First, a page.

Cutaneous tactile allodynia associated with microvascular dysfunction in muscle
- Andre Laferrière†1, 2,
- Magali Millecamps†2, 4,
- Dimitris N Xanthos†2, 3,
- Wen Hua Xiao1, 2,
- Chiang Siau1,
- Marissa de Mos5,
- Christelle Sachot6,
- J Vaigunda Ragavendran1,
- Frank JPM Huygen7,
- Gary J Bennett1, 2, 4 and
- Terence J Coderre1, 2, 3, 8Email author
© Laferrière et al; licensee BioMed Central Ltd. 2008
Received: 29 September 2008
Accepted: 28 October 2008
Published: 28 October 2008
Cutaneous tactile allodynia, or painful hypersensitivity to mechanical stimulation of the skin, is typically associated with neuropathic pain, although also present in chronic pain patients who do not have evidence of nerve injury. We examine whether deep tissue microvascular dysfunction, a feature common in chronic non-neuropathic pain, contributes to allodynia.
Persistent cutaneous allodynia is produced in rats following a hind paw ischemia-reperfusion injury that induces microvascular dysfunction, including arterial vasospasms and capillary slow flow/no-reflow, in muscle. Microvascular dysfunction leads to persistent muscle ischemia, a reduction of intraepidermal nerve fibers, and allodynia correlated with muscle ischemia, but not with skin nerve loss. The affected hind paw muscle shows lipid peroxidation, an upregulation of nuclear factor kappa B, and enhanced pro-inflammatory cytokines, while allodynia is relieved by agents that inhibit these alterations. Allodynia is increased, along with hind paw muscle lactate, when these rats exercise, and is reduced by an acid sensing ion channel antagonist.
Our results demonstrate how microvascular dysfunction and ischemia in muscle can play a critical role in the development of cutaneous allodynia, and encourage the study of how these mechanisms contribute to chronic pain. We anticipate that focus on the pain mechanisms associated with microvascular dysfunction in muscle will provide new effective treatments for chronic pain patients with cutaneous tactile allodynia.
Cutaneous tactile allodynia (referred to henceforth as allodynia) is often found in patients with neuropathic pain, and is generally assumed to depend on the sensitization of the central nervous system in response to aberrant activity in damaged peripheral nerves . However, allodynia is also caused by other injuries, such as that produced by ultraviolet radiation, and occurs in association with migraine headache  and fibromyalgia . Allodynia is also prominent in complex regional pain syndrome (CRPS) , which can be initiated by either soft tissue (CRPS type-I) or nerve (CRPS type-II) injuries. Importantly, what both CRPS subtypes share with UV injury, migraine and fibromyalgia, besides allodynia, are significant vascular abnormalities caused by microvascular dysfunction [5–9]. Also since CNS sensitization, which is critical for allodynia, is more pronounced following deep tissue injury than after cutaneous injury , it is possible that microvascular dysfunction in muscle may induce significant allodynia. However, few investigators have assessed vascular abnormalities in the etiology of chronic pain, and none have studied whether microvascular dysfunction in muscle contributes to allodynia. To address these questions, we investigated whether an ischemia-reperfusion (IR) injury produces allodynia in rats, and whether the allodynia is associated with microvascular dysfunction in muscle, and key mechanisms that underlie it. We show that microvascular dysfunction leads to persistent muscle ischemia, a reduction of intraepidermal nerve fibers, and allodynia correlated with muscle ischemia, but not with skin nerve loss. The affected hind paw muscle shows lipid peroxidation, an upregulation of nuclear factor kappa B, and enhanced pro-inflammatory cytokines, while allodynia is relieved by agents that inhibit oxidative stress, nuclear factor kappa B and cytokine activity. Allodynia is increased, along with hind paw muscle lactate, when these rats exercise, and is reduced by an acid sensing ion channel antagonist. Allodynia is also significantly correlated with muscle lactate before and after exercise.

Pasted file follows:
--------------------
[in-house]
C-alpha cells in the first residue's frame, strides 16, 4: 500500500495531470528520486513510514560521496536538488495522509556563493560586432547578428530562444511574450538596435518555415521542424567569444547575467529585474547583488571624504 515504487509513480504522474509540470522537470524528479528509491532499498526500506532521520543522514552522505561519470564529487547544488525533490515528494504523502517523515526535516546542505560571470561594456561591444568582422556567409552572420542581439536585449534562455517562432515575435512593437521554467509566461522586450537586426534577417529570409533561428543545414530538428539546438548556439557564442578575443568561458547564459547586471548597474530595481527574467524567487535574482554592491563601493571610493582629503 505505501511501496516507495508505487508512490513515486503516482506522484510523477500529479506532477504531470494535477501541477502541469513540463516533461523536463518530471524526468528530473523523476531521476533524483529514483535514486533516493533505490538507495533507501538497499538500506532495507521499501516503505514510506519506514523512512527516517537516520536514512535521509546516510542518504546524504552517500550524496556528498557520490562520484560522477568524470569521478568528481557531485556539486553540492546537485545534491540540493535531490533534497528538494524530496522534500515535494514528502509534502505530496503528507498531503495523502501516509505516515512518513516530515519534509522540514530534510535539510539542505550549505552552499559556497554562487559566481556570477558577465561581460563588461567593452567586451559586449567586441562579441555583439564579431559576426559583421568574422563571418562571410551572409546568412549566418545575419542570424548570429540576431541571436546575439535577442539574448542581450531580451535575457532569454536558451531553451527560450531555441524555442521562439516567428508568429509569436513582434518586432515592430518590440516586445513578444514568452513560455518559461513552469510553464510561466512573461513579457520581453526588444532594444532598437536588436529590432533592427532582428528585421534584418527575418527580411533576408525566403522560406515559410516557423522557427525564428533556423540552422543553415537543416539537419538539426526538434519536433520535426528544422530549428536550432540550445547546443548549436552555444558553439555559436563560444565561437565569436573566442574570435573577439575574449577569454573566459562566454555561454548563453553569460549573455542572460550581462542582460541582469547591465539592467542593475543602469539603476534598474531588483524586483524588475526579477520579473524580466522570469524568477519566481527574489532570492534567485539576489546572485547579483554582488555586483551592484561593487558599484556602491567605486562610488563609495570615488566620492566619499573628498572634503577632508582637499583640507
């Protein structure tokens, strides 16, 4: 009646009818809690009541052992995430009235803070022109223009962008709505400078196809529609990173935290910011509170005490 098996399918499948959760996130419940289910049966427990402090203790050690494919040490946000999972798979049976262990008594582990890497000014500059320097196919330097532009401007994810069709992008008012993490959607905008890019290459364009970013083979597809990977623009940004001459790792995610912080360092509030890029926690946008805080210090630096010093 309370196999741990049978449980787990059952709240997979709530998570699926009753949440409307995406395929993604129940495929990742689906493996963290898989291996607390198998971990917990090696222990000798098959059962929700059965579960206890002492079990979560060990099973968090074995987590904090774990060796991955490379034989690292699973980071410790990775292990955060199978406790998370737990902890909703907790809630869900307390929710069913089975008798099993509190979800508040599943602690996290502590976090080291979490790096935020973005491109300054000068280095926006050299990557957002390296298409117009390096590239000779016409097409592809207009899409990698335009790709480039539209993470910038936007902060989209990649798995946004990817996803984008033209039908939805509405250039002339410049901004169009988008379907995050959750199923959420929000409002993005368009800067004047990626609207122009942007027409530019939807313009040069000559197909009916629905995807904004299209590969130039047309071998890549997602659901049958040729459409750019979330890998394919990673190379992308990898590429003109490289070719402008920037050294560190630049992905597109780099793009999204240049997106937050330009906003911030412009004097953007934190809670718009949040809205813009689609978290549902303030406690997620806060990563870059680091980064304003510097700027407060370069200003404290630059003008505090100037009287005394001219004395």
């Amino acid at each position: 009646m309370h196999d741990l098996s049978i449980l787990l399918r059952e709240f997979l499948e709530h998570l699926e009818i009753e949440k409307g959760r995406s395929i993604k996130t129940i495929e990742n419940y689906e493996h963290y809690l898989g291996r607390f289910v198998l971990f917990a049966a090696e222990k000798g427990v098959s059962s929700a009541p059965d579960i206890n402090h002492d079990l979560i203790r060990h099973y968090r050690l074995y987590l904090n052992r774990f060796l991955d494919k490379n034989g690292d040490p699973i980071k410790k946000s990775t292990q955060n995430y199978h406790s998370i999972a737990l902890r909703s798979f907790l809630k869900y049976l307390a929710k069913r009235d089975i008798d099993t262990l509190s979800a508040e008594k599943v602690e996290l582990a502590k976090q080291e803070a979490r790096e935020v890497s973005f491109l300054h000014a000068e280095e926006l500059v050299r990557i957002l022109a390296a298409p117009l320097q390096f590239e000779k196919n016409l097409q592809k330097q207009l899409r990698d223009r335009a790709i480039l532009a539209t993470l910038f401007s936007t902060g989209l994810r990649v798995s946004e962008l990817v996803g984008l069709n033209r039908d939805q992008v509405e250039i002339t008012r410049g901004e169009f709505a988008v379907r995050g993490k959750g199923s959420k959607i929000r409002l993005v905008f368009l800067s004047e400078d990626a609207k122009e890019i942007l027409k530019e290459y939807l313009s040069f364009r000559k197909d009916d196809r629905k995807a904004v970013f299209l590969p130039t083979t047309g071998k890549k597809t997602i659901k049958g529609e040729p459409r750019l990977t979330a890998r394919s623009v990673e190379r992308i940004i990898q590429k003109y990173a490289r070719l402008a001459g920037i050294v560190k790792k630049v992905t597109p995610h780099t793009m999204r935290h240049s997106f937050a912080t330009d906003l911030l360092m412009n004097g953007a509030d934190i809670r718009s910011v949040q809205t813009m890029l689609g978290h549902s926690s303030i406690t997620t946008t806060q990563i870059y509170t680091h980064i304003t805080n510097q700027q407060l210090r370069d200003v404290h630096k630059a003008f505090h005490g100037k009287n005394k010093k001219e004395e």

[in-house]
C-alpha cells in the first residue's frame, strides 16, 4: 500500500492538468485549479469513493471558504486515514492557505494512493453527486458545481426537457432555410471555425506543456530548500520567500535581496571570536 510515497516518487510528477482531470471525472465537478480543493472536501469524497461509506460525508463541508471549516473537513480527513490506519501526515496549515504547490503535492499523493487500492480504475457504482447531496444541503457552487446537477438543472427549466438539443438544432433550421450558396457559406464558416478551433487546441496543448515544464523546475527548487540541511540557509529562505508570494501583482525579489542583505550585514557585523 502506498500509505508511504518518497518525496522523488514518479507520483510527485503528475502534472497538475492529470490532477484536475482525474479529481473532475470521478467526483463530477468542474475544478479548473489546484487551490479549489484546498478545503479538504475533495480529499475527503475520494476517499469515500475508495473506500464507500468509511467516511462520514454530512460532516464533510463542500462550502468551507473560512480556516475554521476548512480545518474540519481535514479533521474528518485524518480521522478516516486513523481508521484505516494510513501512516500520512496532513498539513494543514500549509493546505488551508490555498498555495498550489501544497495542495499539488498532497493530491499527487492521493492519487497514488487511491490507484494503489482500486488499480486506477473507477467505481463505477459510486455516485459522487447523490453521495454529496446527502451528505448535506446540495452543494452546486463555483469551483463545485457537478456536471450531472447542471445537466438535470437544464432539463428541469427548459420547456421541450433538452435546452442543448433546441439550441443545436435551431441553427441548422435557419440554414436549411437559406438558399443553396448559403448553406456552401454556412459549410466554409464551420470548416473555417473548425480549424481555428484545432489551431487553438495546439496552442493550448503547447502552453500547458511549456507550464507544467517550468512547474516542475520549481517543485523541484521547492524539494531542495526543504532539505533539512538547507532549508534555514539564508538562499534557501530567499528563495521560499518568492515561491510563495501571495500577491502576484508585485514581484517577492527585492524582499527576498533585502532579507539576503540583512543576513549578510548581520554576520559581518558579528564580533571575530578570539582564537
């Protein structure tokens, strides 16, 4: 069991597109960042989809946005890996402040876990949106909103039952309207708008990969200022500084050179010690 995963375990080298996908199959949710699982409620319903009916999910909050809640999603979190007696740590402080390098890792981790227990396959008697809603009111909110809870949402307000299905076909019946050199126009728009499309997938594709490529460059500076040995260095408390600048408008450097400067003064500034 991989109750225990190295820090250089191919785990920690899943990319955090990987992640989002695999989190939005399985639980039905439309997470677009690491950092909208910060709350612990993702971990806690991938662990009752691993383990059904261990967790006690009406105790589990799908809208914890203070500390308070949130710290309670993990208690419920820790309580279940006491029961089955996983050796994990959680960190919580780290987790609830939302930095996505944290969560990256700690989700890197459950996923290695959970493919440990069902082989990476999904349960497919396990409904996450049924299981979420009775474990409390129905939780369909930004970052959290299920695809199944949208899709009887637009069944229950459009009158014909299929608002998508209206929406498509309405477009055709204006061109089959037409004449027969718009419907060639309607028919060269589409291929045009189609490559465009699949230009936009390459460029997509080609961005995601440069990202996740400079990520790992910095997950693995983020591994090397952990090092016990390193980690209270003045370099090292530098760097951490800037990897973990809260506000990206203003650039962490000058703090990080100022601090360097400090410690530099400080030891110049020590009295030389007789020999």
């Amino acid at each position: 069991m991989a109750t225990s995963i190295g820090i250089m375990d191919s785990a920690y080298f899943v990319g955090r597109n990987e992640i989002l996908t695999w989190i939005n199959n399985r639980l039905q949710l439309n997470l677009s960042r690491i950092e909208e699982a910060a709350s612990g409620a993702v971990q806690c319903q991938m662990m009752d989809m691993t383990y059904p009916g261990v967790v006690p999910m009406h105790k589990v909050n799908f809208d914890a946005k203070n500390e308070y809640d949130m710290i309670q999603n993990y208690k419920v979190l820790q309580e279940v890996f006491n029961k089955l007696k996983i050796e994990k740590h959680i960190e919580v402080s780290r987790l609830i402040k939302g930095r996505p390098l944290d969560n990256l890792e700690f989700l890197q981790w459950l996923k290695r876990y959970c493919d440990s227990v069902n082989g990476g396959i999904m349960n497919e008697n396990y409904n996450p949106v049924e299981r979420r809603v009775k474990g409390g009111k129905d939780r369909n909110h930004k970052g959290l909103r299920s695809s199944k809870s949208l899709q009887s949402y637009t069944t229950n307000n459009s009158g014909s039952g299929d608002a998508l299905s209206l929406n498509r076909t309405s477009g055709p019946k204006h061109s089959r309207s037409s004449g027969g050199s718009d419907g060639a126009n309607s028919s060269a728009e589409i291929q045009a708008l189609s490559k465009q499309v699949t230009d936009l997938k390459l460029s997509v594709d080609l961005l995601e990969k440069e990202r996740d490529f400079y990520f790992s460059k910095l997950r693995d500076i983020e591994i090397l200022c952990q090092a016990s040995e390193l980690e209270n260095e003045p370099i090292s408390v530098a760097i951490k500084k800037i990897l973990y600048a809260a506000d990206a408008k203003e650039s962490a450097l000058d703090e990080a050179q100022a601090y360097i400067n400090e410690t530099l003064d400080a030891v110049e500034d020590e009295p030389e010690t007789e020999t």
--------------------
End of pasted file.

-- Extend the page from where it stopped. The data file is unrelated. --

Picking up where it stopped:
Results and discussion
To exclude the possibility that CPIP depends on a crush injury of afferent nerves, we examined whether allodynia was also induced after prolonged occlusion of the arteries supplying the hind paw. Mechanical paw-withdrawal thresholds were also persistently significantly reduced in rats whose hind paw blood vessels were occluded for 3 h (P = 0.011) (Fig. 1b), suggesting that allodynia was not caused by tourniquet-induced damage to underlying nerves.
If not nerve crush, it is likely that allodynia depends on IR injury and resultant microvascular dysfunction, which may include arterial vasospasms and capillary slow flow/no-reflow. Arterial vasospasms occur due to a reduction in nitric oxide-induced vasodilatation  and hyper-responsiveness of arterial smooth muscle cells to norepinephrine . To determine whether CPIP rats exhibit arterial hyper-responsiveness, we used laser Doppler flowmetry to examine norepinephrine-induced reductions in blood flow in the hind paws of CPIP rats. We found that at 2 days post-perfusion, norepinephrine-induced reductions in CPIP hind paw blood flow were significantly enhanced (P = 0.0062) (Fig. 1c).